There is a stone of white marble on the Cambridge Backs, tucked beneath a tree in King’s College, which bears a short rhyming poem by Xu Zhimo. “Quietly now I leave the Cam,” the poet begins (in Silas Brown’s translation), tendering a farewell to the river, the city, and “the clouded Western sky aflame.” Zhimo’s poem conveys not only the feeling of moving on, but also that September-ish sense of something lingering; the trace of one season and the sign of the next. “But as for me, I cannot sing this muted summer’s evening,” the poet laments. “Even insects hush, as silence plays the flute for leaving.”
Such was the feeling of sitting down to hear the East Anglia Chamber Orchestra on Saturday. The concert began with Zoltán Kodály’s Nyári Este (Summer Evening), a plaintive song without words, announced by a lone cor anglais, and then taken up in a rising wave of strings. Splashes of folk tune, tendered by the wind section, were nicely softened in this piece by some warm, full-bodied string playing, guided by the orchestra’s expert leader, Helen Medlock.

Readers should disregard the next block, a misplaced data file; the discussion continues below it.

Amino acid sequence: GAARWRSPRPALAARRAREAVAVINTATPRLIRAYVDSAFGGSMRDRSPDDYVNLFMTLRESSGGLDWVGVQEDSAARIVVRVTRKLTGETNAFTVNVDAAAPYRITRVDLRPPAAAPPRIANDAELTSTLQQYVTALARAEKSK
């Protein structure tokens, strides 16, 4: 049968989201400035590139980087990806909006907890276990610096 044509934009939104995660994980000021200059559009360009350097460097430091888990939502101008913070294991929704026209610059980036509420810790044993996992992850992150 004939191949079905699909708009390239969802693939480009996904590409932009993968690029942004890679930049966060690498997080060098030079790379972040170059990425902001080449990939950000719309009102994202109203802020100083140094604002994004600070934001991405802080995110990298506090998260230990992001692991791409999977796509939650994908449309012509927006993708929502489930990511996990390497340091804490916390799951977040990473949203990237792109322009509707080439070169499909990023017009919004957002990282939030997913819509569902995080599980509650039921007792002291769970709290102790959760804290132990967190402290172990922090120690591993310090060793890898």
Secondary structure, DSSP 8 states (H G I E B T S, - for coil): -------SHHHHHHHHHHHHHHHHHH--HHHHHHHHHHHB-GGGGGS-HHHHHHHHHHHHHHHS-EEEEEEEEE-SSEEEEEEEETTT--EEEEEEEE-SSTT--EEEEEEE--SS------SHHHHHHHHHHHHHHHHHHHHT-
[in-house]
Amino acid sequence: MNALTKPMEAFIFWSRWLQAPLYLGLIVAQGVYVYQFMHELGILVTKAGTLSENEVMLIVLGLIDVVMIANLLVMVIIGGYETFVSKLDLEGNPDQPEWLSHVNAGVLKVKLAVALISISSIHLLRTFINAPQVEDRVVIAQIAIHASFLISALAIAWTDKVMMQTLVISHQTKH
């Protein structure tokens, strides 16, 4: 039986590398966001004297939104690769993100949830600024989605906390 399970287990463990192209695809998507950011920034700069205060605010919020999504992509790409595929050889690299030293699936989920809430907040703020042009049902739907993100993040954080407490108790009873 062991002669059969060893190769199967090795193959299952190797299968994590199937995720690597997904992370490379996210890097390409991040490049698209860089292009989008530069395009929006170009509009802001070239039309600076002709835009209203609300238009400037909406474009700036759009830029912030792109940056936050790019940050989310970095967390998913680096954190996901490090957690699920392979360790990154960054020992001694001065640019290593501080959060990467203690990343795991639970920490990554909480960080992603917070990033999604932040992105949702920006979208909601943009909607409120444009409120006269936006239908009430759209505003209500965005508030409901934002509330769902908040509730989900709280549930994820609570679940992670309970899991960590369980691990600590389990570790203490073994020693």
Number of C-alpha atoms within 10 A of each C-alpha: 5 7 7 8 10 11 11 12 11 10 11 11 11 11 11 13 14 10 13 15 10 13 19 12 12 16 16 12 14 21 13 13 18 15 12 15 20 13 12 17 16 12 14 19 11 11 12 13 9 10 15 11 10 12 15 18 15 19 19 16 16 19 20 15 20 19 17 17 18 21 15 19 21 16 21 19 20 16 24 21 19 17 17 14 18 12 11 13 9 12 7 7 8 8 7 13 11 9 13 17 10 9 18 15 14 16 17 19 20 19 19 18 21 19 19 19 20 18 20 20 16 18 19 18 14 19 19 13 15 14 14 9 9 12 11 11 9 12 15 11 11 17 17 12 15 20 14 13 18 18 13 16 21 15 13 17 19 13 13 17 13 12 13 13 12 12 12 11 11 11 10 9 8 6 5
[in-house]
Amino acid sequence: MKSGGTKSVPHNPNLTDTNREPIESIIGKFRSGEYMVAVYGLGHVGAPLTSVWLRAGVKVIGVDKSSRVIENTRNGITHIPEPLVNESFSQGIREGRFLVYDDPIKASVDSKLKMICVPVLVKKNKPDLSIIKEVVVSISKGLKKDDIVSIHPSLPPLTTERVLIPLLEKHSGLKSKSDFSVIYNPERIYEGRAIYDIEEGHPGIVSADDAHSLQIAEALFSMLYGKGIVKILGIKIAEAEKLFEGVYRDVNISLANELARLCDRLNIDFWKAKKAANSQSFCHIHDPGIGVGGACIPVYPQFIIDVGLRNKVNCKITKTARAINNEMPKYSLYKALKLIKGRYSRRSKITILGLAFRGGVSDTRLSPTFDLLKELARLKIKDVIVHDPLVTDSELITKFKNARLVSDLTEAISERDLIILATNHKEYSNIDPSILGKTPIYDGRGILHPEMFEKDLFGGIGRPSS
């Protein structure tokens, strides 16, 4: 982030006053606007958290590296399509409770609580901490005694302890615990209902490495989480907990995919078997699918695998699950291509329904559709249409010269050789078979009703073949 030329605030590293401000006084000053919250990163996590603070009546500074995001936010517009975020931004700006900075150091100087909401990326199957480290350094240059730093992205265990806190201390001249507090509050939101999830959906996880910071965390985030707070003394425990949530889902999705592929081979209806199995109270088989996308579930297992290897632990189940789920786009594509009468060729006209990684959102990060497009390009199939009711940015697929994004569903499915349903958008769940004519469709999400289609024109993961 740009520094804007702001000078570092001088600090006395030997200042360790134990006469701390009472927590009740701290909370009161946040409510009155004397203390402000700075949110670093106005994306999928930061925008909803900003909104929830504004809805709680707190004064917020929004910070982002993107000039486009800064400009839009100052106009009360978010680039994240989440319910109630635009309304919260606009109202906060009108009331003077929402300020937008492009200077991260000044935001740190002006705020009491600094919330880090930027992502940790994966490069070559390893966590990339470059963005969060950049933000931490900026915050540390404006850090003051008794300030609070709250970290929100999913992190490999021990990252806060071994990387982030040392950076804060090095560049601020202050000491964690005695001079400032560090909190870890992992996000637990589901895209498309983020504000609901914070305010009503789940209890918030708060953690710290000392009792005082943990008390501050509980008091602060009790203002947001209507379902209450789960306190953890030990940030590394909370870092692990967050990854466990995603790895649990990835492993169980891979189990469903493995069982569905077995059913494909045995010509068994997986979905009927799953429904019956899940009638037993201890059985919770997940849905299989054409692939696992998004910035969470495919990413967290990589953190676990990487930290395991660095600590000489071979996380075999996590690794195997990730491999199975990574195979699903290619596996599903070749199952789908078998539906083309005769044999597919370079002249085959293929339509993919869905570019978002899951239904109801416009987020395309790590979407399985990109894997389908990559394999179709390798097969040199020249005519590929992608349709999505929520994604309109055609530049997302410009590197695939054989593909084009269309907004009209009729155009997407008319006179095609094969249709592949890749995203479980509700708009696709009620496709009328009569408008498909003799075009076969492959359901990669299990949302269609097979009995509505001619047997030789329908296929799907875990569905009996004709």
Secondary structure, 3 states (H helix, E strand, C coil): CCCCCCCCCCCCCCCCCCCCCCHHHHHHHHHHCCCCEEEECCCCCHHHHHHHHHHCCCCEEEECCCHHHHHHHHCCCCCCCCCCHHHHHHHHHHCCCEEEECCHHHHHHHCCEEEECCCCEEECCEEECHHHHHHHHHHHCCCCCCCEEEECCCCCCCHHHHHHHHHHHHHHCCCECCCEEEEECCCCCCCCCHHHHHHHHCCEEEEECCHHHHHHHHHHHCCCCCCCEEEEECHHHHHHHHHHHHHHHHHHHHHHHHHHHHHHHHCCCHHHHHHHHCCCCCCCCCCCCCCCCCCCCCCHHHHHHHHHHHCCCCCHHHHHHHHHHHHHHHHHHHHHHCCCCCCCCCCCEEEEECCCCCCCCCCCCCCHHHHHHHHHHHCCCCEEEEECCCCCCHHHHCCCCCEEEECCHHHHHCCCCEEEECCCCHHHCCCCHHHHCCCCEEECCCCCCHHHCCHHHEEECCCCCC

With the end of Kodály’s Summer Evening came a brief scene change and the arrival of Dame Evelyn Glennie. Eric Ewazen’s Concerto for Marimba and Strings begins with a tremulous theme on the marimba – a member of the xylophone family, though deeper and mellower than its well-known relative. The distinct textures of this piece were anticipated by those of the Kodály: sharp, rhythmic turns of conversation between orchestra and soloist were followed by episodes of lyrical rumination, as in the third movement, where a sprightly, angular dance was interpolated by the opening theme. The effect, often, was to show how finely suited the orchestra is to this kind of venture, in the sense that precise and sensitive playing did credit both to the sylvan genius, Glennie, and to the ensemble, directed by Jacques Cohen.
The evening closed with a performance of Beethoven’s Symphony no. 6 (‘Pastoral’). The playing, again, was precise and well balanced. Agile wind solos in the third movement and ‘birdsong’ interlude were ably supported by a steady string section, and followed by the dramatic input of brass, piccolo, and timpani in the wake of the ‘storm’. The feeling here, as throughout the evening, was one of dynamic contrast, grounded in a rigorous understanding of the music. The impression of a stolen season – a summer’s evening unmuted – lingers on the mind.
East Anglia Chamber Orchestra
Conductor: Jacques Cohen
West Road Concert Hall, Cambridge
21 September 2013